Estriol, Free (FE3), Serum


Estriol is an oestrogen derived from the placental aromatization of foetal adrenal androgens. Along with two other pregnancy-associated parameters, estriol is used during the second trimester to evaluate the risk of having Down’s syndrome and open neural tube defect. By the seventh week of gestation, the production of these adrenal androgens is controlled by pituitary ACTH stimulation; therefore, low levels of foetal adrenal androgens caused by primary or secondary adrenal insufficiency can lead to low maternal estriol levels. Serum free estriol is a more useful and up-to-the-minute indicator than total estriol, due to its short half-life in the maternal circulation.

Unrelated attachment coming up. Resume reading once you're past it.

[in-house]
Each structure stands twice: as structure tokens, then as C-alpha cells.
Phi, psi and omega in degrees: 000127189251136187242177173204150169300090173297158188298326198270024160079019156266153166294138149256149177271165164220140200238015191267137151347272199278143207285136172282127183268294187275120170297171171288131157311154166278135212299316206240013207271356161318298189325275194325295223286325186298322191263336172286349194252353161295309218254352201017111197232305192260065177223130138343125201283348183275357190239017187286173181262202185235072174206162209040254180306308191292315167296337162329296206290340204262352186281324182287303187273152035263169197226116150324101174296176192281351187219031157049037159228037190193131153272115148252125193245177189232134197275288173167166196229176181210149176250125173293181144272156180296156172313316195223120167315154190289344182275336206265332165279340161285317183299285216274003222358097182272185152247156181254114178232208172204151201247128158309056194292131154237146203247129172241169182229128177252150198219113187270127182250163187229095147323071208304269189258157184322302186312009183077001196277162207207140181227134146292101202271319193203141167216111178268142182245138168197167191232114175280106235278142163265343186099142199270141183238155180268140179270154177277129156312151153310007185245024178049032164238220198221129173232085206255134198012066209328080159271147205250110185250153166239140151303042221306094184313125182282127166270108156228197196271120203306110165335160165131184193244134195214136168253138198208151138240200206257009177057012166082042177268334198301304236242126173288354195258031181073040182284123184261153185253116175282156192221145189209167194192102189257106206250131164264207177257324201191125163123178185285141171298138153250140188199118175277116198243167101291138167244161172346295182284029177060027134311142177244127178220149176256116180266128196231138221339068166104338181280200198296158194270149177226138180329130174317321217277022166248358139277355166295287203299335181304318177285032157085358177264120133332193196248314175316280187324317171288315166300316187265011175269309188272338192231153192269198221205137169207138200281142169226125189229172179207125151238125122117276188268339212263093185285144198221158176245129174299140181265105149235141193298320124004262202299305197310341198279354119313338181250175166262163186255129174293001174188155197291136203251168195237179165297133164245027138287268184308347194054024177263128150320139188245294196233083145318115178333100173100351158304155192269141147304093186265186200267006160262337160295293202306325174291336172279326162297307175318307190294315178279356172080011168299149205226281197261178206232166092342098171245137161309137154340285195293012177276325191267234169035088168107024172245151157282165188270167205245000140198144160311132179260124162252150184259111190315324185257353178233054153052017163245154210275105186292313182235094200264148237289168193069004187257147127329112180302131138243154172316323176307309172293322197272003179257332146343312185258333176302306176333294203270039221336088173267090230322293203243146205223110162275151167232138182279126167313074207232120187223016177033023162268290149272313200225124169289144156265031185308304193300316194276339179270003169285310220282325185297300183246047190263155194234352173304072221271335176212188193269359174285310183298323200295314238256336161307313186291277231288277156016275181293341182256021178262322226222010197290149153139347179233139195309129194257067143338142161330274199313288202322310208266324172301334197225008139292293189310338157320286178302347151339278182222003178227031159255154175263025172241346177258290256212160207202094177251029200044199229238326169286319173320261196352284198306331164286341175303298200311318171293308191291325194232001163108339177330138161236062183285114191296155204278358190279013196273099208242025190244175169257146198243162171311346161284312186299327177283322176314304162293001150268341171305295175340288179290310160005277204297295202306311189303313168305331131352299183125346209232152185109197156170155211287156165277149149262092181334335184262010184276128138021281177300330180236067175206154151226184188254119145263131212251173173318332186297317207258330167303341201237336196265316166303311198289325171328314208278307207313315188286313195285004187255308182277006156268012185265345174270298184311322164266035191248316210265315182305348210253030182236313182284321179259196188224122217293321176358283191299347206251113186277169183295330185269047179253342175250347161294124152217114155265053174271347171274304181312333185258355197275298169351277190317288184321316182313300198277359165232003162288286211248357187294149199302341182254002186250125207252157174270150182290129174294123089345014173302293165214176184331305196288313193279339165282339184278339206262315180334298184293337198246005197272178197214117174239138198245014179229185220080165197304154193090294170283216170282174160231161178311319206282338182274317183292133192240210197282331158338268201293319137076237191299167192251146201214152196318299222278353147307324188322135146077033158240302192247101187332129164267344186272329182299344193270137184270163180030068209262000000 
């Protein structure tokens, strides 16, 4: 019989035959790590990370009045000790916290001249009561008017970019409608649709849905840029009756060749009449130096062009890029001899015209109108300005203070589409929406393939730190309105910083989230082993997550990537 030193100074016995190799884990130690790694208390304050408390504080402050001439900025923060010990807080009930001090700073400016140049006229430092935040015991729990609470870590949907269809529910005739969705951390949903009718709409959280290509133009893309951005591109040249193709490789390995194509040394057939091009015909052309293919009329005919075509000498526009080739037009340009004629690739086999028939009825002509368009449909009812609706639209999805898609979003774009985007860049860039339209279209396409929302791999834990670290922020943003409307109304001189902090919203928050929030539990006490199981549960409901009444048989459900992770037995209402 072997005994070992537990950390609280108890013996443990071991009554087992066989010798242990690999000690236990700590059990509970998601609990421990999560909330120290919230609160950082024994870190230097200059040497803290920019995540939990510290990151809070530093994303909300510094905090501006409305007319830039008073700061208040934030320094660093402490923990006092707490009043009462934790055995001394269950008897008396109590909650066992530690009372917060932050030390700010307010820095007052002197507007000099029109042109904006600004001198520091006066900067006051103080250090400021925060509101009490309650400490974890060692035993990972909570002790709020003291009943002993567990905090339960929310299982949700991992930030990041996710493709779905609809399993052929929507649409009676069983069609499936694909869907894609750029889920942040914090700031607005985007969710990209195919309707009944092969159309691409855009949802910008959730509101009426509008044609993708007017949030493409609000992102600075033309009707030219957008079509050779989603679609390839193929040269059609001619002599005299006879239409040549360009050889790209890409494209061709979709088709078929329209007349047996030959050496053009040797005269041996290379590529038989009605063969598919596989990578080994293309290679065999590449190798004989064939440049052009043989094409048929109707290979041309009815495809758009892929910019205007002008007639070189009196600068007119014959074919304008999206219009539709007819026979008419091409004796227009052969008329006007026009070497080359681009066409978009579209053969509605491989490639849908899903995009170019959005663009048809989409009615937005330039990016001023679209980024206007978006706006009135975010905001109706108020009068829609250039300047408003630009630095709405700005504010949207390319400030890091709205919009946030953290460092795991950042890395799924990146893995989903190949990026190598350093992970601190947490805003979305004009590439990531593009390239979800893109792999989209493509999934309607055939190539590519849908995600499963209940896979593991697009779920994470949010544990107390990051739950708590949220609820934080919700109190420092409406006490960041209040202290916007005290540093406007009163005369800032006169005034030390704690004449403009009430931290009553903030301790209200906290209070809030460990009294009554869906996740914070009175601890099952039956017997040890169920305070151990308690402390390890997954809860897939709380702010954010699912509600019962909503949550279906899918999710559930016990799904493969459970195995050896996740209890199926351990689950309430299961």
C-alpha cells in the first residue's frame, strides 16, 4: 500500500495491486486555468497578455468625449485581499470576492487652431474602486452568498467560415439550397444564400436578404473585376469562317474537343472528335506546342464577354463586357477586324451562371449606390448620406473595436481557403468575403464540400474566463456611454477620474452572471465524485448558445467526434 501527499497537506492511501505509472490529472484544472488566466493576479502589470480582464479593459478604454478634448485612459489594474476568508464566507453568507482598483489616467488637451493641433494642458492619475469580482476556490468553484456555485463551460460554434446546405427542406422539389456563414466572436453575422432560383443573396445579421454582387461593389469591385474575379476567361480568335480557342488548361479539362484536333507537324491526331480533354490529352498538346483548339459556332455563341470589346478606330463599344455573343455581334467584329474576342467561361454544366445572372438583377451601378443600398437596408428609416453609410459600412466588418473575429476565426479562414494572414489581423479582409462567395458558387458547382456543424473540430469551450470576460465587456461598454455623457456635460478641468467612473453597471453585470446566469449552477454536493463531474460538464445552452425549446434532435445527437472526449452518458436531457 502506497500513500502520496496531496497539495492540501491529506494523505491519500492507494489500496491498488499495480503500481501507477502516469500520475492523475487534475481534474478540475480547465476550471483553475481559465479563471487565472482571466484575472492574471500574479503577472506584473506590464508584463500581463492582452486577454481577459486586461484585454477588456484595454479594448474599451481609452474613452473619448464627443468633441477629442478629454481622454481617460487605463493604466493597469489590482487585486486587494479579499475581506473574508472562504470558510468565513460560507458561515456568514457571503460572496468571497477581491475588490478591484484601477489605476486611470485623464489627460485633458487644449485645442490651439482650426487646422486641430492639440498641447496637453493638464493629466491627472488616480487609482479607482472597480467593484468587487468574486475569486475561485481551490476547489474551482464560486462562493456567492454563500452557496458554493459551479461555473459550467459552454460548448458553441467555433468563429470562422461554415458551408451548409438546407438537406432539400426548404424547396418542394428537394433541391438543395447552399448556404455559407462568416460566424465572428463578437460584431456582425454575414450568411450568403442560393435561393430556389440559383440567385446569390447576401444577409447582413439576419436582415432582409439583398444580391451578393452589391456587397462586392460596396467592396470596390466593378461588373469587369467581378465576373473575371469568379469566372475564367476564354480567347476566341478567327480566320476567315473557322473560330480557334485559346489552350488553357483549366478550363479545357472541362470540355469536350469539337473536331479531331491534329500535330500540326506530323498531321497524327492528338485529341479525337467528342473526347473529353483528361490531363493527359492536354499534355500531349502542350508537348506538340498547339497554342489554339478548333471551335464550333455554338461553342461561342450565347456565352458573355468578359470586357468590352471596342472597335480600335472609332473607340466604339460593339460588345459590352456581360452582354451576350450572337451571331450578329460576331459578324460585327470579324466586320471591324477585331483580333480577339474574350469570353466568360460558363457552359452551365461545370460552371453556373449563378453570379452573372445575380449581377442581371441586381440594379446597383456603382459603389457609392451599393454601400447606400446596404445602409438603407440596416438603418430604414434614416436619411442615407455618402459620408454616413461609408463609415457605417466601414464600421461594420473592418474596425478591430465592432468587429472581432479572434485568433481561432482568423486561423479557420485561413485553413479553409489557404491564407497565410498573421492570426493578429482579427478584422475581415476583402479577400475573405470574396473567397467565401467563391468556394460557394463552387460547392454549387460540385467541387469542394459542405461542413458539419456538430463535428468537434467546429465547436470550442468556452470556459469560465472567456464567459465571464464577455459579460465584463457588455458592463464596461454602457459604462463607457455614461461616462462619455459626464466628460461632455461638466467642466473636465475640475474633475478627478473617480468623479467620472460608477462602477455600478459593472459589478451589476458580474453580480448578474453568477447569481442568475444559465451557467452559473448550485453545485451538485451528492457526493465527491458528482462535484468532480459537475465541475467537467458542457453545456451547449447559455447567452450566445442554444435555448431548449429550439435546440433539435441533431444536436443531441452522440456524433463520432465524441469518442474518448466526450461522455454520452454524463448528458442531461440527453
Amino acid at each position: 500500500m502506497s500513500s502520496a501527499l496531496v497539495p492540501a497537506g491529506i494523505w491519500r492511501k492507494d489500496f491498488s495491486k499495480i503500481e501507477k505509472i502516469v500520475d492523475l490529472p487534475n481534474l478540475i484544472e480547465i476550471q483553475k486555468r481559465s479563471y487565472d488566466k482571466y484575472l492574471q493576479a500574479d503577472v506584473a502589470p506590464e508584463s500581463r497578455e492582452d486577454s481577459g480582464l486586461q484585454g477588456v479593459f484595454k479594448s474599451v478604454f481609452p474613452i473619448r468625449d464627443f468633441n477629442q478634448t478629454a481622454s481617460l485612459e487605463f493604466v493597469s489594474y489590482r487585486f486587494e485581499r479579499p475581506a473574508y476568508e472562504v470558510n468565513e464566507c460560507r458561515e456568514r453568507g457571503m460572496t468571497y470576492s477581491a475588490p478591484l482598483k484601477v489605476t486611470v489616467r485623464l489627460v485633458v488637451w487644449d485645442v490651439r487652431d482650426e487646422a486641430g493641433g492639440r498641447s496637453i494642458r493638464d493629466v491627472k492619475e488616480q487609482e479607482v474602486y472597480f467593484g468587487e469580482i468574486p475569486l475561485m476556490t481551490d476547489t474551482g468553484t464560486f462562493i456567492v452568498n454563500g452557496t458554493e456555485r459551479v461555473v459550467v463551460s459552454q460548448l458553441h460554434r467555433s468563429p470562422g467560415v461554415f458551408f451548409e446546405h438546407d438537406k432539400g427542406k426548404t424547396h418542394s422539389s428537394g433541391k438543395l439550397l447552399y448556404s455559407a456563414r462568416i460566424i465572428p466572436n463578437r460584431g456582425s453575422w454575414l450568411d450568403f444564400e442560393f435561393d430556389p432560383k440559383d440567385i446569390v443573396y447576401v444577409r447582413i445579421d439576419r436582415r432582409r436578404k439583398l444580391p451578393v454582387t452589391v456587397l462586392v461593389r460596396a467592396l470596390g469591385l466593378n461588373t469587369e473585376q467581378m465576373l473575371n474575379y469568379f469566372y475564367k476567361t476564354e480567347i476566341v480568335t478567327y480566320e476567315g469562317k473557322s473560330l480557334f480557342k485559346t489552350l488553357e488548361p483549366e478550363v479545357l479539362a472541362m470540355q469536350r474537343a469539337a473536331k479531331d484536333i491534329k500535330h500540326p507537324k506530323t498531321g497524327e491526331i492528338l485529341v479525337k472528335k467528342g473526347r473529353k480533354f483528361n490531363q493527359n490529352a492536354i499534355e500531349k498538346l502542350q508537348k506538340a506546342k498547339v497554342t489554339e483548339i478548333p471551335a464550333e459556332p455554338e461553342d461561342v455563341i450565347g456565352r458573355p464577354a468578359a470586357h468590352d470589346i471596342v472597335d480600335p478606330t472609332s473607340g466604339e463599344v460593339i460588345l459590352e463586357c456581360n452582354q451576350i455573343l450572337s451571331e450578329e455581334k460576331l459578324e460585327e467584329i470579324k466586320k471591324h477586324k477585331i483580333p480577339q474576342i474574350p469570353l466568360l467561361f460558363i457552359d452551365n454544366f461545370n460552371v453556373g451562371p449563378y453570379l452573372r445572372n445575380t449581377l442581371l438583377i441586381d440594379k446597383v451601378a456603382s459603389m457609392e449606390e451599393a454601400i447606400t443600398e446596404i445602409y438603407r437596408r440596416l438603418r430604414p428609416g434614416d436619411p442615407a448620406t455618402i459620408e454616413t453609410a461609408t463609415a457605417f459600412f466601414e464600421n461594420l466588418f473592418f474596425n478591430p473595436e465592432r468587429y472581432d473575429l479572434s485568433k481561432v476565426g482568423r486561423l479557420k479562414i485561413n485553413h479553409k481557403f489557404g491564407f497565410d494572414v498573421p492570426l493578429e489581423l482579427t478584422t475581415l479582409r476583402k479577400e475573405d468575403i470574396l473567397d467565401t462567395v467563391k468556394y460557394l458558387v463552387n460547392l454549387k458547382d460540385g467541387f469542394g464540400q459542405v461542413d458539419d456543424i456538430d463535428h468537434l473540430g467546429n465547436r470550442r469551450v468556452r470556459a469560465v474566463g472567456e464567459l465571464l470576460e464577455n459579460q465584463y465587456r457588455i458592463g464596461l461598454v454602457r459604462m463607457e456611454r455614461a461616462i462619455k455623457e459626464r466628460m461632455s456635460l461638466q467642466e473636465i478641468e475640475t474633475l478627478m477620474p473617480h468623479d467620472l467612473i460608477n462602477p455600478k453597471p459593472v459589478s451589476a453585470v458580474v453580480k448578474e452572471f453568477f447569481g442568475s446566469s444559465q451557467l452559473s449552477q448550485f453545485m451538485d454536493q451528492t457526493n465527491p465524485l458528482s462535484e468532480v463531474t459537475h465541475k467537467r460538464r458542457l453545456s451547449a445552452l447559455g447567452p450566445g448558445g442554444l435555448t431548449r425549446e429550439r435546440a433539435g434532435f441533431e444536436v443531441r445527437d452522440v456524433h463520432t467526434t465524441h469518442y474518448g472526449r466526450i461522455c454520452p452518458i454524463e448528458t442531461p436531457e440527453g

Low free estriol level, is usually correlated with compromised uteroplacental perfusion and frequently associated with foetal death. The most common genetic cause of extremely low estriol levels is steroid sulfatase deficiency, the prenatal manifestation of X-linked recessive ichthyosis (widespread scaling of the skin). Other rare causes of low maternal estriol include Smith-Lemli-Opitz syndrome caused by a defect in the final step of cholesterol biosynthesis and associated with congenital anomalies, microcephaly, and intrauterine growth retardation. Maternal estriol is also decreased in Isolated Adrenocorticotropic Hormone Deficiency. This test is used as a parameter of the second trimester maternal screen.

Sample Type, Quantity & Conditions

1 ml Serum Stability: 7 Days at 2-8 °C

Special Precautions

State date of LMP. Avoid grossly haemolysed or grossly lipemic samples.

Normal Range

By Report

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